By MC Galang
Rappers are generally not known for meandering storytelling—intent is crucial. Hip-hop’s greatest storytellers encompass the entire spectrum of the human condition, a foundational intent to reveal one’s self in order to be seen.
This is why intent is critical to form and nurture one’s identity: what can be sometimes mistaken for ego could be an assertion of individualism, a legitimization of intent; though sometimes, it’s just that: ego. Often, it can also be its currency. Any perceived threat to it must either be squashed, or at the very least should warrant a confrontation to regain control, to defend one’s place.
Michael Pacquiao’s latest single, “Hate,” is thematically common: a public notice of indifference towards his “bashers,” or so in theory. In an interview, the son of boxer and Philippine senator Manny Pacquiao said he chose to perform the song (viewed nearly 7 million times as of this writing) “to let everyone know that nothing can stop me.” That may be true, if we look at the press (this review included) “Hate” is getting. He goes on to say, “It’s pretty cool having bashers… I don’t really care. If they don’t like it, then they don’t like it. The good thing is… at least you listened to it.” Ultimately, he succeeded in realizing his intent.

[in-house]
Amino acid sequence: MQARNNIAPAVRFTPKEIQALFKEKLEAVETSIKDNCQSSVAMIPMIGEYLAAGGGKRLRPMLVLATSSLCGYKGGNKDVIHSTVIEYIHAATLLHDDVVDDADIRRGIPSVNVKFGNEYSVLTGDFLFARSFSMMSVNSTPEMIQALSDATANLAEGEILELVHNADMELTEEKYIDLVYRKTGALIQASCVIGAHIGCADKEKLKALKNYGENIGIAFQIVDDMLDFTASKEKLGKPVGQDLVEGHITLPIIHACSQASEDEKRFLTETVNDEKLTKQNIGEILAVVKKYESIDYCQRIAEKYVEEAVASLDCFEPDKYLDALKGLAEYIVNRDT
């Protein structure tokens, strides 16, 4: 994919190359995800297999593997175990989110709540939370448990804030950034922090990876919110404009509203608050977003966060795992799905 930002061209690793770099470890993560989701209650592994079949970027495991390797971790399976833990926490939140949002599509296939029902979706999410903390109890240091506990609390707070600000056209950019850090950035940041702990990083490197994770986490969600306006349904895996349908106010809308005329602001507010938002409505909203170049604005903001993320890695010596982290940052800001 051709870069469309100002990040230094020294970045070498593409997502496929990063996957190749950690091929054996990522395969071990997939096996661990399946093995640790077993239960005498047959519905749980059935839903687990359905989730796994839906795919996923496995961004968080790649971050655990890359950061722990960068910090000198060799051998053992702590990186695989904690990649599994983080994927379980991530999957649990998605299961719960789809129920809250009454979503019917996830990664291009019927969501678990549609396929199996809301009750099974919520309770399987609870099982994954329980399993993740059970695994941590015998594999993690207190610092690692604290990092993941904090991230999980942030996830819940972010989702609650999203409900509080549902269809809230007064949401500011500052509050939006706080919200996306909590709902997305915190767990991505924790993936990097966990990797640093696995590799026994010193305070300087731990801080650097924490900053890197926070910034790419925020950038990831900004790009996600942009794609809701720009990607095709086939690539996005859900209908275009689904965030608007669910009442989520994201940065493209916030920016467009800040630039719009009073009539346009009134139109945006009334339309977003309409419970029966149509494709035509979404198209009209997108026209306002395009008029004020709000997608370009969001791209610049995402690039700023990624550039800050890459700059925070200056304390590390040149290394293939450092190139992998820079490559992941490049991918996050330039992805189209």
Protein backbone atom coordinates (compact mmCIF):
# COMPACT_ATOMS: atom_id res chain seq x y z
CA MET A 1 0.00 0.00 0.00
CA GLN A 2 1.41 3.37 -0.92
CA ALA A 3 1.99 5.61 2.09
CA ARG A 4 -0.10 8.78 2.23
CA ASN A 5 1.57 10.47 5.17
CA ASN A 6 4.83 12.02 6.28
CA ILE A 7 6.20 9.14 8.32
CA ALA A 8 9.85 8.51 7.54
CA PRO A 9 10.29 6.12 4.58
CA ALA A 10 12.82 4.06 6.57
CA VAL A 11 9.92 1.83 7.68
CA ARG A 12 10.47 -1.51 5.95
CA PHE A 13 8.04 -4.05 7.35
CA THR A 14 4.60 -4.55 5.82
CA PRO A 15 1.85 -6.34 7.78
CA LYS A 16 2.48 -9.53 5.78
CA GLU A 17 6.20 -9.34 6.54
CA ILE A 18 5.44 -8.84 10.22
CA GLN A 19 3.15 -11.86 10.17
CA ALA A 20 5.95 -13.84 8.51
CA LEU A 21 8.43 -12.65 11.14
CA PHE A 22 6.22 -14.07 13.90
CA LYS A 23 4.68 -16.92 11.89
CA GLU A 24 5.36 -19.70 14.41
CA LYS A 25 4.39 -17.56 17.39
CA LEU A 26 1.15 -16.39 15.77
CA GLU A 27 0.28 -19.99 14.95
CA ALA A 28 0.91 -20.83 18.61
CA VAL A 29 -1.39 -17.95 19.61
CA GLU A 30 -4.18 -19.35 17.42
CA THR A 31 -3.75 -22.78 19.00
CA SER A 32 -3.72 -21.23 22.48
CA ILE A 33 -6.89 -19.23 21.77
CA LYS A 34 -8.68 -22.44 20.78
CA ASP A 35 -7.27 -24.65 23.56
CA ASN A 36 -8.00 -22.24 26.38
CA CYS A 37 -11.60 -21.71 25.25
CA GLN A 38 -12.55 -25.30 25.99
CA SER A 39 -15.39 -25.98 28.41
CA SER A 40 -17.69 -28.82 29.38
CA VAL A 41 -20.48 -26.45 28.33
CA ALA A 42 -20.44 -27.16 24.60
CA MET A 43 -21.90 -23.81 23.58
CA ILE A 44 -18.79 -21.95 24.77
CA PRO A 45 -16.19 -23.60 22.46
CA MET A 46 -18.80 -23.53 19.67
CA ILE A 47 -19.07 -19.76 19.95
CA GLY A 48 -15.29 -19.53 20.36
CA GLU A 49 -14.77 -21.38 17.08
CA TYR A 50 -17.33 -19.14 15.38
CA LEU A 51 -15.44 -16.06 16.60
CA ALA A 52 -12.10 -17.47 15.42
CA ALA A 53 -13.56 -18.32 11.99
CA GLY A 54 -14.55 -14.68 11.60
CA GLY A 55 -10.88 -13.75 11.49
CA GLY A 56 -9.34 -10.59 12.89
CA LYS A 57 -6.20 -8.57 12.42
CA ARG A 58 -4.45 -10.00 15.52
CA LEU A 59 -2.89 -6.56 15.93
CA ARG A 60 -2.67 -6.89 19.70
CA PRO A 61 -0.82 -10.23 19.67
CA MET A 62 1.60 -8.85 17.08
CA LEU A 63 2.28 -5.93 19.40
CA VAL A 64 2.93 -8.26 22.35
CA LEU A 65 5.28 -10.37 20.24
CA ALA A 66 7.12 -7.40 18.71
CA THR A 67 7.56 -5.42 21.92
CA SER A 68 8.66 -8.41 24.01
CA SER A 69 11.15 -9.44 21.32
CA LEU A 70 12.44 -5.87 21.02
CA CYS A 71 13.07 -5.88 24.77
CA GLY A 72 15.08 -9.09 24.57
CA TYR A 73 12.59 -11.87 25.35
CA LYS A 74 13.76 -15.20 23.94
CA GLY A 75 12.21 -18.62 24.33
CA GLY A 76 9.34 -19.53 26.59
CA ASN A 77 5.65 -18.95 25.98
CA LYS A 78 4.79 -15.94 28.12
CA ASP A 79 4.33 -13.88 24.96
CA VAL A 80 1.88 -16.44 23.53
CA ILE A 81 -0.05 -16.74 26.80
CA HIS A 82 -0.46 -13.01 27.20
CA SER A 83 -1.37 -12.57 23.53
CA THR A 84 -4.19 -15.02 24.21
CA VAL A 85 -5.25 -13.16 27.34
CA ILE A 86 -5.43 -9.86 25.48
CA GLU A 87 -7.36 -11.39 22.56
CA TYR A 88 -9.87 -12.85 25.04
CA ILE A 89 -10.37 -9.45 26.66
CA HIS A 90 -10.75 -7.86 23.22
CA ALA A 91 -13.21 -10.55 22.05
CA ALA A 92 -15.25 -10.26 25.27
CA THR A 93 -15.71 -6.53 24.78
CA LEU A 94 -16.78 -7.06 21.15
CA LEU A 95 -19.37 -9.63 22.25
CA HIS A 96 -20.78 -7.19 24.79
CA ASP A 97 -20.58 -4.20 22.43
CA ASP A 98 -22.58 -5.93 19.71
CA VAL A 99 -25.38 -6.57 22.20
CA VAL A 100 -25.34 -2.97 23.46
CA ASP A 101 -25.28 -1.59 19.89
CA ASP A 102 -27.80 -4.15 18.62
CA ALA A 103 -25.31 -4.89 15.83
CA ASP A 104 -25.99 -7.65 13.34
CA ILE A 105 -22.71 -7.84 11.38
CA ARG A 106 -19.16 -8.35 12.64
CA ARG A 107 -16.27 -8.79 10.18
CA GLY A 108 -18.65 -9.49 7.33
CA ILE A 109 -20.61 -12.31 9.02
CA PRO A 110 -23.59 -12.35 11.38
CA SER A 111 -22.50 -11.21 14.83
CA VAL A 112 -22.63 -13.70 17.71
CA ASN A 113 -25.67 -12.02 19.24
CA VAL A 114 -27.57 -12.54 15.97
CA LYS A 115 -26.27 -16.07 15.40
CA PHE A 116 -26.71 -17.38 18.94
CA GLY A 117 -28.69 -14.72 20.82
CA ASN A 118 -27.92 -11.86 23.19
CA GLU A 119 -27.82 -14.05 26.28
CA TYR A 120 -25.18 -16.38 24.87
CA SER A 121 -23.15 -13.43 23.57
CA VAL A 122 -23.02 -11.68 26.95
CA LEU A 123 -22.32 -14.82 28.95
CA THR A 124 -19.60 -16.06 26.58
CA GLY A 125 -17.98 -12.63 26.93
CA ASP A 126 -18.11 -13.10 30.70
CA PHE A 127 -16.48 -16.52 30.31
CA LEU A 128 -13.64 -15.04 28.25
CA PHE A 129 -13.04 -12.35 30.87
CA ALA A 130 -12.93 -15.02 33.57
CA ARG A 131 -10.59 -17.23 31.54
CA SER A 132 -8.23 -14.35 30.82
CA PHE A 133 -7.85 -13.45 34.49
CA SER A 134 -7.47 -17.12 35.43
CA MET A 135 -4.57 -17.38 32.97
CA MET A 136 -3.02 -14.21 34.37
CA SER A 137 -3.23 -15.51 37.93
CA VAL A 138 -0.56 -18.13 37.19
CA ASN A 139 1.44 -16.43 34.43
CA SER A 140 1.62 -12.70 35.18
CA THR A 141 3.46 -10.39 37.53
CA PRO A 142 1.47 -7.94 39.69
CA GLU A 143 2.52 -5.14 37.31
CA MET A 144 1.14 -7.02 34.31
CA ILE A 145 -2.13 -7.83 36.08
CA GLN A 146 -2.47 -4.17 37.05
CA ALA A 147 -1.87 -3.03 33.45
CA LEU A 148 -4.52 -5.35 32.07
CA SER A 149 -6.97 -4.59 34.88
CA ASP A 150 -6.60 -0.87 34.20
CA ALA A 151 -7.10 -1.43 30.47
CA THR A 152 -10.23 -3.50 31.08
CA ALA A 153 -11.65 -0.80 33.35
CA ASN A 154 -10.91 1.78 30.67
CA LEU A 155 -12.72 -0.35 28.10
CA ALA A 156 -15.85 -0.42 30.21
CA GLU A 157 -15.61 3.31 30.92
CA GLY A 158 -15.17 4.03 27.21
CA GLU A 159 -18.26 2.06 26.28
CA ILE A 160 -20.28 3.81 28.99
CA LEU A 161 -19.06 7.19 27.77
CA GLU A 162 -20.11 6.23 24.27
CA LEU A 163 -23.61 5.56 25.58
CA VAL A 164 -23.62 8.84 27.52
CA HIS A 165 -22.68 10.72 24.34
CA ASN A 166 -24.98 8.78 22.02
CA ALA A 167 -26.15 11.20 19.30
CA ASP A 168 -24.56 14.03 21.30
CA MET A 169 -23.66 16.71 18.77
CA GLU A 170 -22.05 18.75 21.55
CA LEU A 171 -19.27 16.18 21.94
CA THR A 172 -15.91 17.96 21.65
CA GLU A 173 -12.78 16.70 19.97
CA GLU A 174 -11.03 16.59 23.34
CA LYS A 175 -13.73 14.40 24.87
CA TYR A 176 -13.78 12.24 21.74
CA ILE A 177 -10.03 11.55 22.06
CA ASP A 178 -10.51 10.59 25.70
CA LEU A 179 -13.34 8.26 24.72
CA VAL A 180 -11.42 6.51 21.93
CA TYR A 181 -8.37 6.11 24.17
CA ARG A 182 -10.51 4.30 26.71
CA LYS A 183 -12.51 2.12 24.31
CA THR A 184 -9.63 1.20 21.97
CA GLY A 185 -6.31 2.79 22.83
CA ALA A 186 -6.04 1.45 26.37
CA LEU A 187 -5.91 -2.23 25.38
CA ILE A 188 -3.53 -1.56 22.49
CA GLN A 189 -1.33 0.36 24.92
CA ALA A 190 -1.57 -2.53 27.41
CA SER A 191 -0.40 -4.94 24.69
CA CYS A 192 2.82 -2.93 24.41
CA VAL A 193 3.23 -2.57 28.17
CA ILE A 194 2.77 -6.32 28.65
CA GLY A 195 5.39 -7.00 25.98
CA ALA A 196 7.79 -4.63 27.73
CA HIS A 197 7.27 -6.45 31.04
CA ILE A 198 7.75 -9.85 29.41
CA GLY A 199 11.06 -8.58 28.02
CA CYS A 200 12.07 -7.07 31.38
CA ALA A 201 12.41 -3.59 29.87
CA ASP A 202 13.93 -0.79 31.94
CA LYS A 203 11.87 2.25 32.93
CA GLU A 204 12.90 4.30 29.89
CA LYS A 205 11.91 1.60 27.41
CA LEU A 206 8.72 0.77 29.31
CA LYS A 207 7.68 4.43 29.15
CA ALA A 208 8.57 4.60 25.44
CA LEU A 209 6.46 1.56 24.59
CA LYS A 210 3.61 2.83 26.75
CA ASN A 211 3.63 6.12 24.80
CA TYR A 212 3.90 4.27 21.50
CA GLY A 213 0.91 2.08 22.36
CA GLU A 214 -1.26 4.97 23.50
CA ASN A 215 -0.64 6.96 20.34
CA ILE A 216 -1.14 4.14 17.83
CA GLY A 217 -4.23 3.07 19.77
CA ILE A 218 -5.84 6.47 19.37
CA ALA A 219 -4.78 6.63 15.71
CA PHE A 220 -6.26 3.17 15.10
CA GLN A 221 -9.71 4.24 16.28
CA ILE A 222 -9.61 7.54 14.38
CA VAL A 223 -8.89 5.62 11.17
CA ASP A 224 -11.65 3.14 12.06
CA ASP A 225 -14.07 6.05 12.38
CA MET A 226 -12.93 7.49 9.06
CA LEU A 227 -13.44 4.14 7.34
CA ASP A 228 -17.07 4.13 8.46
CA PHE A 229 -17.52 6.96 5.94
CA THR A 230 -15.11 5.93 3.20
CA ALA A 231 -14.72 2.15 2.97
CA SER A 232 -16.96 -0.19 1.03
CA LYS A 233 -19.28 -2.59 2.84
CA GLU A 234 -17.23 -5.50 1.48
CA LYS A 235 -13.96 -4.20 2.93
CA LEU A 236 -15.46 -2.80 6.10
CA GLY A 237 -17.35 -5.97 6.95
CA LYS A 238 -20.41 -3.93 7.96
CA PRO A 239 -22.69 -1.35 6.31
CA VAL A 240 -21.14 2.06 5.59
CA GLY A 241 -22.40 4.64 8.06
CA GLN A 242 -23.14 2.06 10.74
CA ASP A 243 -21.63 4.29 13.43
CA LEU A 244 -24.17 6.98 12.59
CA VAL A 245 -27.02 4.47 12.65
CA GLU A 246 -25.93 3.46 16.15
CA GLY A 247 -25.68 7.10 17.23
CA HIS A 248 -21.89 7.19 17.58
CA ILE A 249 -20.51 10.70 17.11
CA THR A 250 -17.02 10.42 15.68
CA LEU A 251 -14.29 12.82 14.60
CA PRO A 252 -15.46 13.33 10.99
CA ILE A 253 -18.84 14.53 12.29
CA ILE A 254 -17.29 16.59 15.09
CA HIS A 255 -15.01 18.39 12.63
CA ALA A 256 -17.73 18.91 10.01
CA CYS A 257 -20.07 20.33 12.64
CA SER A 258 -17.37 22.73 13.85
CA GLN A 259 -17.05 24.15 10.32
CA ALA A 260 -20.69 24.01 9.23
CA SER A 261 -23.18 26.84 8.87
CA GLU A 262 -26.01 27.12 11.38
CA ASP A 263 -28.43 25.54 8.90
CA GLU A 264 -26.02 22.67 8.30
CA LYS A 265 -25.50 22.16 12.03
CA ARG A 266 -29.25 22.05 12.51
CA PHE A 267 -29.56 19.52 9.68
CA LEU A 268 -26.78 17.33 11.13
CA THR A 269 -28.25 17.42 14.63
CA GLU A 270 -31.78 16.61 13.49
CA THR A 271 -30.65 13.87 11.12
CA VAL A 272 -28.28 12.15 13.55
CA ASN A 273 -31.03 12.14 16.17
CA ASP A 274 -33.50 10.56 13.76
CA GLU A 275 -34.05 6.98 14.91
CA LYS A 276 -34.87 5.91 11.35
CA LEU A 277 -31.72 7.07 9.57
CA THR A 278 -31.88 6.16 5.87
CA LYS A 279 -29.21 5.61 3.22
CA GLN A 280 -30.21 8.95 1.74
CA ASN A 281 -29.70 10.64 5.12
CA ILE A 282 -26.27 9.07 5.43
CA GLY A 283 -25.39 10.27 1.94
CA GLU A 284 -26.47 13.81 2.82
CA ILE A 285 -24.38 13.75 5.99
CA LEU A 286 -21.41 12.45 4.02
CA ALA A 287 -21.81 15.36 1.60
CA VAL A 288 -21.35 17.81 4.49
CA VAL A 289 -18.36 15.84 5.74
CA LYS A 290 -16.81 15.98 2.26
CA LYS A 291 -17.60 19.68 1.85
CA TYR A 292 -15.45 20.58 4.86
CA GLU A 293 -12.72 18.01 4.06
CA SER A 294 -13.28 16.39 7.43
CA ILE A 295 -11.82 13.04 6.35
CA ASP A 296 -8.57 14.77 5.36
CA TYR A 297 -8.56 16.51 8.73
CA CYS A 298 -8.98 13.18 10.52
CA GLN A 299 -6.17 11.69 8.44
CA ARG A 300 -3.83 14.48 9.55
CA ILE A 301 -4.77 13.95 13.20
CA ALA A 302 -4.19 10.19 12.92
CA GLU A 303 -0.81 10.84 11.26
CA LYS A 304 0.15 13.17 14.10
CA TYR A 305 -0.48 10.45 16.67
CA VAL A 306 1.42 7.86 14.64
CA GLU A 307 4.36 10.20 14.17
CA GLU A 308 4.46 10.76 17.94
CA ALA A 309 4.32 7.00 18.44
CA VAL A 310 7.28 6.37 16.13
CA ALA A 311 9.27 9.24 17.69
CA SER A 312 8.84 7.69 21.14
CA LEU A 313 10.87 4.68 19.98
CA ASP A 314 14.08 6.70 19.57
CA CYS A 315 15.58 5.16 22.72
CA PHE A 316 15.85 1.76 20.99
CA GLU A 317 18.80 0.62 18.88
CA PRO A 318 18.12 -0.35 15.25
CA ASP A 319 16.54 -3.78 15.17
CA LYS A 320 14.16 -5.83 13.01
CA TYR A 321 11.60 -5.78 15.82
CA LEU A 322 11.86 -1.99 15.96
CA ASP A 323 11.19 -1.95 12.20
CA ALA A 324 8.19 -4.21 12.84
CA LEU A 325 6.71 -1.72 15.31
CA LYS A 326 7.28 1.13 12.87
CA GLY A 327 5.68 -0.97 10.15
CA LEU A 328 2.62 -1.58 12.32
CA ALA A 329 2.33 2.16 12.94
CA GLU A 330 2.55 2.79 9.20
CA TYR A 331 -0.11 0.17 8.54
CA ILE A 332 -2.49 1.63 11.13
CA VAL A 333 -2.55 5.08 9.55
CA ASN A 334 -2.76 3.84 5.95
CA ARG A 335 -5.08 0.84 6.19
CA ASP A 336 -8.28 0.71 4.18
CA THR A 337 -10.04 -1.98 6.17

The young Pacquiao attempts to contend the principles of meritocracy (“You just set me on my name”) through what is culturally, to this country, the lowest-hanging fruit there is: music. He wields hip-hop’s valuation of material wealth (“They be begging for some chips” and the confusing “Got these chains up on my face”—did he mean neck?) lacklusterly, and in a feeble effort to make it just a bit more menacing, he used highly specific foreign vernacular (“Poppin’ on people when shooting the dime/Making the heat when they come on alive”) that means next to nothing to the supposed haters he’s addressing. It is neither aspirational or inspirational, just an ill-borrowed sentiment. If “cool bars” are the barometer of what makes a good hip-hop song (they’re most definitely not), then I would argue forcefully that these three minutes of anemic lyricism in what could have been his shot at showing promise or establishing his own credibility are lightweight at best.
His impulse to carve out his own path is not unique to him and it is humanly understandable to bargain to be known and understood as he is, to be seen as he is. But “Hate” does not operate in the same way that songs about testifying to your truth against non-believers do because Michael Pacquiao’s song, from as much as I can extricate from it, was not founded on the premise that he was gonna overcome whatever hate he’s already or bound to receive. Because the reality is, he already possesses the things he raps about, not just the tangible ones. Hate, in this case, is immaterial and soluble because hate stems from conflict. If Michael Pacquiao’s narrative was that he was being hated for his surname (and all the privilege it affords him), and yet the song is essentially about “nothing” can stop him, was it really hate he’s rapping about? What gives hate any weight when you’ve already won?